Thursday 2 July 2009


I’ve just read Mark Vernon’s short book Wellbeing in the Acumen Art of Living series: the same series as Havi Carel’s book Illness.

It’s a very interdisciplinary book drawing on some of the usual philosophical suspects (Aristotle, Plato, Kierkegaard), religious traditions, but also more recent empirical work by Layard and Seligman. It’s also quite chatty and a single train journey would be enough to read it. But I’m unconvinced by the central message.

There’s a basic trajectory starting with a discussion of the importance of happiness and utilitarian calculations. But happiness in itself is too shallow a notion and hence wellbeing is selected. Wellbeing involves more than just happiness. It also requires some notion of meaning.

So wellbeing is a better word because it draws attention to the centrality of meaning. However, that alone is not enough. For meaning itself forces us to ask the question: what is good? This, I think, moves the discussion on again. In turn, it pushes us towards the matter of the transcendent. The connection was obvious for the ancients. the good, like the truth, was ultimately a perception that only the gods could enjoy. However, humans could touch the transcendent because of, as Aristotle put it, “the divine within us”: the capacity for higher flourishing. They had faith that it was possible for human beings to share in it, if someone lives right….Our question has changed again: if meaning matters on what does it rest today? [Vernon 2008: 48-9]

Vernon considers and – I think! – rejects attempts to articulate a kind of immanent transcendence within human practices and projects. Of Peter Singer’s finding a form of transcendence in concern for animals and the environment, Vernon says: ‘I do not think he is wrong so much as wonder whether he has said enough’ [ibid: 77]. But he also says he writes as an agnostic. And this pushes him to think that the transcendence that underpins the meaning of everyday practices has itself to be a kind of mystery, merely pointed towards. Wellbeing is encouraged by thinking of life as underpinned by a deeper reality. But that ‘reality’ is mysterious.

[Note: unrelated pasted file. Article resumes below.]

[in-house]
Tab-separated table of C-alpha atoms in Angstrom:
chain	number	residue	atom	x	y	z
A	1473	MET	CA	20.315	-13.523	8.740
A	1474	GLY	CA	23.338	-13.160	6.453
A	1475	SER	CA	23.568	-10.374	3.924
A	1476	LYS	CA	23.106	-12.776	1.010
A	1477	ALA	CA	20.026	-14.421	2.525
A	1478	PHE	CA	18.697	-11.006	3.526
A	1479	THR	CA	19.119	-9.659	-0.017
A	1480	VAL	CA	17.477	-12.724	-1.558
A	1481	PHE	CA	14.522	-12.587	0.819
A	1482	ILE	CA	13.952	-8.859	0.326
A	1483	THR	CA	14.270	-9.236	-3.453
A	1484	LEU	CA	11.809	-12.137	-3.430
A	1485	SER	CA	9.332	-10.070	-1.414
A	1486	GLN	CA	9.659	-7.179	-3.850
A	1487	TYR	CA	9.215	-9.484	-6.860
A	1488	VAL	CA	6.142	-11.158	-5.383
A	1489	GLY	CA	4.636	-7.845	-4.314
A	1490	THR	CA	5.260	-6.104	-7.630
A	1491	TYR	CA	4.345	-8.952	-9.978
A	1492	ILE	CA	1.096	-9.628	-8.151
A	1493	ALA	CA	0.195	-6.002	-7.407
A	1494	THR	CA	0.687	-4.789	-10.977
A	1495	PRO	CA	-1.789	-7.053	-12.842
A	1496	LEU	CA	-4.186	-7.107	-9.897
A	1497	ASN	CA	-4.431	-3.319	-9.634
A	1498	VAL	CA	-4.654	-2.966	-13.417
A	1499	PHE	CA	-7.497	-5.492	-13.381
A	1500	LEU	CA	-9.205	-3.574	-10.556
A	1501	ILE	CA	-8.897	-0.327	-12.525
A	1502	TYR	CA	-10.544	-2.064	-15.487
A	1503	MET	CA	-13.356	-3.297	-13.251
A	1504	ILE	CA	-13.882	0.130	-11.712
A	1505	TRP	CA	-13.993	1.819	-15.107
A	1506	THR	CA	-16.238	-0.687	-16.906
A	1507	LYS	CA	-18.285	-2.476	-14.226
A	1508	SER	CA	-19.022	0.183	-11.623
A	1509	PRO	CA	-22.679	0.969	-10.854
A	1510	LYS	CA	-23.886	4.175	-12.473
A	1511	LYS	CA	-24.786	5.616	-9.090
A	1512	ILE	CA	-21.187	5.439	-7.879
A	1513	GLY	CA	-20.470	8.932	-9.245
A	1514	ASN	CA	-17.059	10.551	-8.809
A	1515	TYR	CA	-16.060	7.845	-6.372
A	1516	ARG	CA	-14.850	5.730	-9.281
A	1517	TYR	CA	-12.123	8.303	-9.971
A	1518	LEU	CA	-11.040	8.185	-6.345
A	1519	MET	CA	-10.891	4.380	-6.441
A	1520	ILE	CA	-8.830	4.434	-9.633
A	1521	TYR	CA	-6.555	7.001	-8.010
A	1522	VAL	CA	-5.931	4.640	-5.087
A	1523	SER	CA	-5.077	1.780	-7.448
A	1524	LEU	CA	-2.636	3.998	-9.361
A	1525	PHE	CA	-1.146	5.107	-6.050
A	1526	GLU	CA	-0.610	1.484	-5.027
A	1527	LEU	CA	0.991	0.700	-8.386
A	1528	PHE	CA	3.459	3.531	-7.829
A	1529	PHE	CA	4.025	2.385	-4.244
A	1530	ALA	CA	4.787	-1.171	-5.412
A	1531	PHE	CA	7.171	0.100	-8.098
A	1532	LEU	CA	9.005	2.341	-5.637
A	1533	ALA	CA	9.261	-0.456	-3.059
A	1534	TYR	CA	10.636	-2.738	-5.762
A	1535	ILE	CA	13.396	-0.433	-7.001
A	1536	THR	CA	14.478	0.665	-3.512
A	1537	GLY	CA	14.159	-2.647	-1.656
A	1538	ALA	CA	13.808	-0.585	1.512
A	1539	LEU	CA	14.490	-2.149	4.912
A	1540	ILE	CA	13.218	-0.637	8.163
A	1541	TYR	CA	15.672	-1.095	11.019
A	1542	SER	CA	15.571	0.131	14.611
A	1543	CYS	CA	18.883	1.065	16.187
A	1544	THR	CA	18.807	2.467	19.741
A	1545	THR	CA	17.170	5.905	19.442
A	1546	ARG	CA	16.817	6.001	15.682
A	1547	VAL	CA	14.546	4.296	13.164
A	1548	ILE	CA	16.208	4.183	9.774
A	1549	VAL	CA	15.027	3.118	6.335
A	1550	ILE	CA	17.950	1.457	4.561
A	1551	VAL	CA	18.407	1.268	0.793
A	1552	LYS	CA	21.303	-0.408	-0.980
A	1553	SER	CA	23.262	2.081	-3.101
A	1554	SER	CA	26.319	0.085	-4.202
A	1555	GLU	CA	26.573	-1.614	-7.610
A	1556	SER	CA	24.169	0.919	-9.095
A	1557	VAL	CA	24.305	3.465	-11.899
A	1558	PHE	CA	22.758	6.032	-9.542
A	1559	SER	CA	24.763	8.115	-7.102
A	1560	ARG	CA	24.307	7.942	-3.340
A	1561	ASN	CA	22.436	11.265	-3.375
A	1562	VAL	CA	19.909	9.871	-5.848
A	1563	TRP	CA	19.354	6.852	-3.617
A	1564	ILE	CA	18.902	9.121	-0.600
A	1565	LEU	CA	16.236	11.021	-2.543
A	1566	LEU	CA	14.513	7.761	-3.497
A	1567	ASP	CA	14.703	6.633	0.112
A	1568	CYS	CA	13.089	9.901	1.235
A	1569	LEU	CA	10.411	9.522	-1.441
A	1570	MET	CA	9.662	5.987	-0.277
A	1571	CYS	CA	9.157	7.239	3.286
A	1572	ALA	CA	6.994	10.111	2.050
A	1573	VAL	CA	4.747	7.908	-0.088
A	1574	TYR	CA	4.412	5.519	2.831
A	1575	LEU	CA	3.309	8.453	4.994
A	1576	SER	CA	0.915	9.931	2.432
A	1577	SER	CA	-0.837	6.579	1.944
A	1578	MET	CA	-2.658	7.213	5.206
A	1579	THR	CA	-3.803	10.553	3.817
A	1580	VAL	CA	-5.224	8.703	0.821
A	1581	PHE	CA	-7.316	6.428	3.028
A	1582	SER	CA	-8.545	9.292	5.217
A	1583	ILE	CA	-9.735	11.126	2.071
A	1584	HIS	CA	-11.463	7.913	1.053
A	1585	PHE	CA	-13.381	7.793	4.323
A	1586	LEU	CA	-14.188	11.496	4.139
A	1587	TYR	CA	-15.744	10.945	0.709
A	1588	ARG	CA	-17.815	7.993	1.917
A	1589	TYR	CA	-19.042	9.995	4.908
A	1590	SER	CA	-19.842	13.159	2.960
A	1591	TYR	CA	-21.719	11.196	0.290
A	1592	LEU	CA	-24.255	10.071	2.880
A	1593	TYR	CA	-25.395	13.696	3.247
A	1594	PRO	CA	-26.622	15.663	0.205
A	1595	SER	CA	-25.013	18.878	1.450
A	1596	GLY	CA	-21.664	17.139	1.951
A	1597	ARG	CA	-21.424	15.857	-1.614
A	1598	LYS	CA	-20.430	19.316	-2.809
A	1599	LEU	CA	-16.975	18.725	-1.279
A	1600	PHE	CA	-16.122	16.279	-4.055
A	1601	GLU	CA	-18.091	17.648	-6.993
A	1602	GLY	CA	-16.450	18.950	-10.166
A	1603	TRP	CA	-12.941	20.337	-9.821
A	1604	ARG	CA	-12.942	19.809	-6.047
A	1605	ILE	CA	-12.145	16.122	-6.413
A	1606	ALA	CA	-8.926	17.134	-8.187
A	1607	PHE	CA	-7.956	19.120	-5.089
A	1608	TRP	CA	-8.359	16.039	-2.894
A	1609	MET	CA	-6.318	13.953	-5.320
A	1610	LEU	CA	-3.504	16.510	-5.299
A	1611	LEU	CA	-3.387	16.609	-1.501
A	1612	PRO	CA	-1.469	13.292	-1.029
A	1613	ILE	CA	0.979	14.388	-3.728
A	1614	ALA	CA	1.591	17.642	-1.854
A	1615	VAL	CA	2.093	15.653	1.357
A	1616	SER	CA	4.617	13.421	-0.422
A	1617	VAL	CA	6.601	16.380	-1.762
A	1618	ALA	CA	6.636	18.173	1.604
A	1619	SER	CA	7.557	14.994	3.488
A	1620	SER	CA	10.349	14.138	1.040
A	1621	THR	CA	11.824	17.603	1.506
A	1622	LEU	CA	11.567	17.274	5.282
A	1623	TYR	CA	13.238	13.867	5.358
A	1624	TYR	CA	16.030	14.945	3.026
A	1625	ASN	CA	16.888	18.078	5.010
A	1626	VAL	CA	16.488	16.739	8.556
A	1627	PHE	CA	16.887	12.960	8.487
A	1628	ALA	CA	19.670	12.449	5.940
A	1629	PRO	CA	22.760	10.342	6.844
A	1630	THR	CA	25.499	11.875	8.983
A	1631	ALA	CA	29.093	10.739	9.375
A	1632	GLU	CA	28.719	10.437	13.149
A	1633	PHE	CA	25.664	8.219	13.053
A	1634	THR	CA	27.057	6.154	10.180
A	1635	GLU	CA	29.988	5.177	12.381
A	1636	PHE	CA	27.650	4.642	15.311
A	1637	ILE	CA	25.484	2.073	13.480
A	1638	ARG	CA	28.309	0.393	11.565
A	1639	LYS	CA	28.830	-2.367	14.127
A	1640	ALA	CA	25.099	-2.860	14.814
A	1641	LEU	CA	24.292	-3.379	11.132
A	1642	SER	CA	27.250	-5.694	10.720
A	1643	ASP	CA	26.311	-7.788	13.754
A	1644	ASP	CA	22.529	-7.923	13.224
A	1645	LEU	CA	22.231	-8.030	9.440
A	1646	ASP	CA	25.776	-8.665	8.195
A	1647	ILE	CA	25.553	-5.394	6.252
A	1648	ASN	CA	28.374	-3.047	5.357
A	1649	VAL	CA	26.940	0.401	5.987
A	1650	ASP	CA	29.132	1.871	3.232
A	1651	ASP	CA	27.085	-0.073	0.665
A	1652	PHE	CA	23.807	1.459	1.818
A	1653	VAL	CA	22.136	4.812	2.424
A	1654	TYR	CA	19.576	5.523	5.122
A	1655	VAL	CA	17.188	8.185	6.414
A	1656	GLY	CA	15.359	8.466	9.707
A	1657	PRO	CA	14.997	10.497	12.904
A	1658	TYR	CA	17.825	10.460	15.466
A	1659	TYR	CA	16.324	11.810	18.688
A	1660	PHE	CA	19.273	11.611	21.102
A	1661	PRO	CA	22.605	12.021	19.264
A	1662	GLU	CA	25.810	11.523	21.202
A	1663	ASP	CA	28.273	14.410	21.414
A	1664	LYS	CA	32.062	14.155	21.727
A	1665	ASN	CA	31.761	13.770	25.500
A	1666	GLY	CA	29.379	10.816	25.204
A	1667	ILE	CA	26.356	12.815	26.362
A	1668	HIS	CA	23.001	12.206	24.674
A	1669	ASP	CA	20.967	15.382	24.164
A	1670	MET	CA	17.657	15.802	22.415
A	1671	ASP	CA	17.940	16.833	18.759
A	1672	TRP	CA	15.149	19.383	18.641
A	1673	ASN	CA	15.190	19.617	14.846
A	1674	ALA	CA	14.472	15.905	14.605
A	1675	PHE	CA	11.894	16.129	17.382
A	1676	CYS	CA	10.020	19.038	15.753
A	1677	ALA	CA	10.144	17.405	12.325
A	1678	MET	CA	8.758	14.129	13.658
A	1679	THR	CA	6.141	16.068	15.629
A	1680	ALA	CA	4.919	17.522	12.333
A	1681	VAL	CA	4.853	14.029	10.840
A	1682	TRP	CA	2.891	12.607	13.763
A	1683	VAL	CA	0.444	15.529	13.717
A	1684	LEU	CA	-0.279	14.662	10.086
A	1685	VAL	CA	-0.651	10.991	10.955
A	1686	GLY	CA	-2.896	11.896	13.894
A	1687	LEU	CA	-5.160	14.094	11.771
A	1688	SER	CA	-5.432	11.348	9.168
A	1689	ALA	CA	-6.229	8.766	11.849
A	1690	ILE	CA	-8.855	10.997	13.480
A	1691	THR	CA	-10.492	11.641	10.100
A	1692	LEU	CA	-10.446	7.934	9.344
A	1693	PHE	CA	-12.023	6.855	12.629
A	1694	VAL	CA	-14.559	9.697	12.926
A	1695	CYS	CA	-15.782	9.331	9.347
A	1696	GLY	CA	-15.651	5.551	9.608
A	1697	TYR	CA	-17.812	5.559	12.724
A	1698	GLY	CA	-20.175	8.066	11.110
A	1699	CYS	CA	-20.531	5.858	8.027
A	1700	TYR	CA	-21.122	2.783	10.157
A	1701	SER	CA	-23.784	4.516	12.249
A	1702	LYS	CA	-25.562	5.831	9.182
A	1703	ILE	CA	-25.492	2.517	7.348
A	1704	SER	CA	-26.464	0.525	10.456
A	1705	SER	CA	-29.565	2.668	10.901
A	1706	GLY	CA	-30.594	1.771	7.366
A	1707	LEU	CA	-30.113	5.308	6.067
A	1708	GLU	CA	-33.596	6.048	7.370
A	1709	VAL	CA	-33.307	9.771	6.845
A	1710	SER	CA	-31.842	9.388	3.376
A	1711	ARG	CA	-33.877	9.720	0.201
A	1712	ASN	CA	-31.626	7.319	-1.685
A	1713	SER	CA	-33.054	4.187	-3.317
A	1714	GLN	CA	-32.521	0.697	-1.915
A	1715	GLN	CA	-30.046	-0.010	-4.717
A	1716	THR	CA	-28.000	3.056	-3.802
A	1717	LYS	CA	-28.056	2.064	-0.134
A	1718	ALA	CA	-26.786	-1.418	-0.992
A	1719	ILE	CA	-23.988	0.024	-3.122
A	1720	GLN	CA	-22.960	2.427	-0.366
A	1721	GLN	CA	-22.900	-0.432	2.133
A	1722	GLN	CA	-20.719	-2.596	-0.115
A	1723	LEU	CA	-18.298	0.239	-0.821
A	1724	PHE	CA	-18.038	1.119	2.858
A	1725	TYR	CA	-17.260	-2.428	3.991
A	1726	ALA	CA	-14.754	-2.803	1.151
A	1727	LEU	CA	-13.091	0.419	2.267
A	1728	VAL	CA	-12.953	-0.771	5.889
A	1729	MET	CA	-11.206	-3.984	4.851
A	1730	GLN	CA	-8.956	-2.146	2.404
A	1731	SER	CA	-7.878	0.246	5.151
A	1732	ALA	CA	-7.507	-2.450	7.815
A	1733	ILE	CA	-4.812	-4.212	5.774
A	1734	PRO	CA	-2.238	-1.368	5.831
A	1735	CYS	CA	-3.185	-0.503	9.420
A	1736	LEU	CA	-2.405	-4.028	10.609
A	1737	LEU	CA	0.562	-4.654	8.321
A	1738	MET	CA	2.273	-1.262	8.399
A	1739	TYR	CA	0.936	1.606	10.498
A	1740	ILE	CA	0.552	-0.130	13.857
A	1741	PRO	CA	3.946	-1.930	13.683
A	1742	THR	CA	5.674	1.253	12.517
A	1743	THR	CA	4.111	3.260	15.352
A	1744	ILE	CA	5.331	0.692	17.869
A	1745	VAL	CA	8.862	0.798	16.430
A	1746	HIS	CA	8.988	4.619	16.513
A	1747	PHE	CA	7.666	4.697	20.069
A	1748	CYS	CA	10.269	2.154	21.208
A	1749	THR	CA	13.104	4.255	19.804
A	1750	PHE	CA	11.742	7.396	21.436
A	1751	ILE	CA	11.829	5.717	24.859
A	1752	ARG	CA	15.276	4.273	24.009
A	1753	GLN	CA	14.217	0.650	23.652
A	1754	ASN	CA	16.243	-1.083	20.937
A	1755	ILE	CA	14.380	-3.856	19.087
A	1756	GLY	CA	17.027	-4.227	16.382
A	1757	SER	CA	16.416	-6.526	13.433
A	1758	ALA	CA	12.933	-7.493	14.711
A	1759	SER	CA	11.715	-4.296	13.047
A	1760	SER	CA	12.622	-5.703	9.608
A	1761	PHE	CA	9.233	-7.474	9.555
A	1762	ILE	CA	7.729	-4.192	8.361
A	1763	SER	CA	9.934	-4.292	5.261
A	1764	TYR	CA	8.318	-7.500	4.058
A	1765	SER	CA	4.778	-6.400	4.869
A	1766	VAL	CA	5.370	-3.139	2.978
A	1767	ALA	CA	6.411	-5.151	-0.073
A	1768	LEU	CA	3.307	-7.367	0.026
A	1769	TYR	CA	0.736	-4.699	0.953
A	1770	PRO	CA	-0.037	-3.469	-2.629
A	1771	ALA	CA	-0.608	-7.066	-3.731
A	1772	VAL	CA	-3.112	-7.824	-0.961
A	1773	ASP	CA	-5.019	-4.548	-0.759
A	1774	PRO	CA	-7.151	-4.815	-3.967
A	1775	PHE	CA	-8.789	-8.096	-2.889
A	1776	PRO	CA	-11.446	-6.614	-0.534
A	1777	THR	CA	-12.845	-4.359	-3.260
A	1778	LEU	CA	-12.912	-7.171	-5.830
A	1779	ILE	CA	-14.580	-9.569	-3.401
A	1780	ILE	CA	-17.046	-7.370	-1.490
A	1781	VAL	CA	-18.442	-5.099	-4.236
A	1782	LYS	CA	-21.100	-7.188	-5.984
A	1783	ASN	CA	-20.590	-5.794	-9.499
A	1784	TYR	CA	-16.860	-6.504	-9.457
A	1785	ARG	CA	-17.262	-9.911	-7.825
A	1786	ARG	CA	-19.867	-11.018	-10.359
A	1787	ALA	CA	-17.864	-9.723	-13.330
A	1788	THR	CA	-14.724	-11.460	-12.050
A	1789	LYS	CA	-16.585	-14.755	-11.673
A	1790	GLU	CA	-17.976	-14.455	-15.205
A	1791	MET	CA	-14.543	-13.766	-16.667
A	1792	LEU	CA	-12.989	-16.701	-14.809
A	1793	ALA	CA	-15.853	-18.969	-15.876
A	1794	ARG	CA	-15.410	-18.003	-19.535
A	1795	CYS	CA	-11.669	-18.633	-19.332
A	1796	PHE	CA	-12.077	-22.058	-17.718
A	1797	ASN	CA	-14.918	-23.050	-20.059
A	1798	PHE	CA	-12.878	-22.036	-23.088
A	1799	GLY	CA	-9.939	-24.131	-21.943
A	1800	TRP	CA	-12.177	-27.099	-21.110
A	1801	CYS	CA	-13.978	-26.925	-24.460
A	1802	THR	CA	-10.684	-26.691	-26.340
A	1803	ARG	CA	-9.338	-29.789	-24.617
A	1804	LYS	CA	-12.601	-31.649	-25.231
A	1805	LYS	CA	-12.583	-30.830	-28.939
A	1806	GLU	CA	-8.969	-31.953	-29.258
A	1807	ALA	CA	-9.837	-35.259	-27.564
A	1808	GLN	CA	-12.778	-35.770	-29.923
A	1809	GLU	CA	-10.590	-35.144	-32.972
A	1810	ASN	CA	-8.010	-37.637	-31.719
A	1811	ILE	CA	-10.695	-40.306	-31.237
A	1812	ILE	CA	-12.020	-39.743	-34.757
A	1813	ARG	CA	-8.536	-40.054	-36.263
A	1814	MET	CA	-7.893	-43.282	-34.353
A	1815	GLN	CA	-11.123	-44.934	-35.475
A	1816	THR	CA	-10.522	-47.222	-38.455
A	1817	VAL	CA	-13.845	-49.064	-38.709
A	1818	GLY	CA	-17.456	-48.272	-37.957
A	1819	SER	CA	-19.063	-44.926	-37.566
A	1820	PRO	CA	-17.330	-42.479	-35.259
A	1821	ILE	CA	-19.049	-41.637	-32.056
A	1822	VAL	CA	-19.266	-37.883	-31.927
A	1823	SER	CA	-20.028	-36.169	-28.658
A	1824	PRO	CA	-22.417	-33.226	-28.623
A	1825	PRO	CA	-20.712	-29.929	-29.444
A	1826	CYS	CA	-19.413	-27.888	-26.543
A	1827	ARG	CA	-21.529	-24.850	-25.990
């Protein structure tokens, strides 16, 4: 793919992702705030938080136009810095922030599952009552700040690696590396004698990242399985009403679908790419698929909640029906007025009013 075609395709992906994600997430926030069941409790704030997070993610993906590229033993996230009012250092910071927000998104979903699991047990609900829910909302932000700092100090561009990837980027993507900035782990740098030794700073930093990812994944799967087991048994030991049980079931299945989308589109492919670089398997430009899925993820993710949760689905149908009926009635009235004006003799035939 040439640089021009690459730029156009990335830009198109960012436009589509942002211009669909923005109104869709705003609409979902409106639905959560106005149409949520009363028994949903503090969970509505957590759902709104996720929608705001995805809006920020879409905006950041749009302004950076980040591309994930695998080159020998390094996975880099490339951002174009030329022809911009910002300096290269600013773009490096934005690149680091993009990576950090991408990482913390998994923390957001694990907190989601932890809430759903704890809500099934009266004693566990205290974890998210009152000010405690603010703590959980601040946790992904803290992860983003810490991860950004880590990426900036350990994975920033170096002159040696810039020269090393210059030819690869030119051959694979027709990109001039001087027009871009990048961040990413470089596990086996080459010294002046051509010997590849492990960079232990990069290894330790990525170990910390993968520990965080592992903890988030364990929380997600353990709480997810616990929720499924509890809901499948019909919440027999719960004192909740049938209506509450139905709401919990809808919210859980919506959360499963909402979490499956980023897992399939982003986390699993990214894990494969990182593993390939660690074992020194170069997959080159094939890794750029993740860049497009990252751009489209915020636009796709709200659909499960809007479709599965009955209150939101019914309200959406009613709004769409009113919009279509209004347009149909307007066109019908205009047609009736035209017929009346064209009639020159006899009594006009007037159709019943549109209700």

The closest we get to an account of this is as follows:

It might be thought paradoxical that mystery provides meaning, as opposed to a complete understanding. Is it not natural to think that if life is to have meaning, that meaning should be found in life, not outside it? The reason it might, though, stems from the fact that human understanding is limited, and so the meaning human understanding can provide is inevitably limited too. To be human is to find ways of talking about what you don’t know as well as what you do. Perhaps an analogy with music is helpful. In What to Listen for in Music, the composer Aaron Copland wrote: “The whole problem can be stated quite simply by asking, ‘Is there a meaning to music?’ My answer to that would be, ‘Yes’. And ‘Can you state in so many words what the meaning is?’ My answers to that would be, ‘No’”. [ibid: 79]

The first part of this answer seems to trade on a dark notion of mystery which both can and cannot be grasped. It is as though whatever might underpin the meaning of our lives is merely beyond view. But it is not clear that anything could help here. (One can imagine a question akin to Moore’s open question.) The second part connects meaning to musical understanding as Wittgenstein also does. But the sense of meaning in music will not help in this case. It is as though Vernon appeals to a kind of meaning which might be linguistic but somehow just fails: a meaning that we can (with echoes of Ramsey’s sarcasm) just about whistle.

Vernon, M. (2008) Wellbeing, Stocksfield: Acumen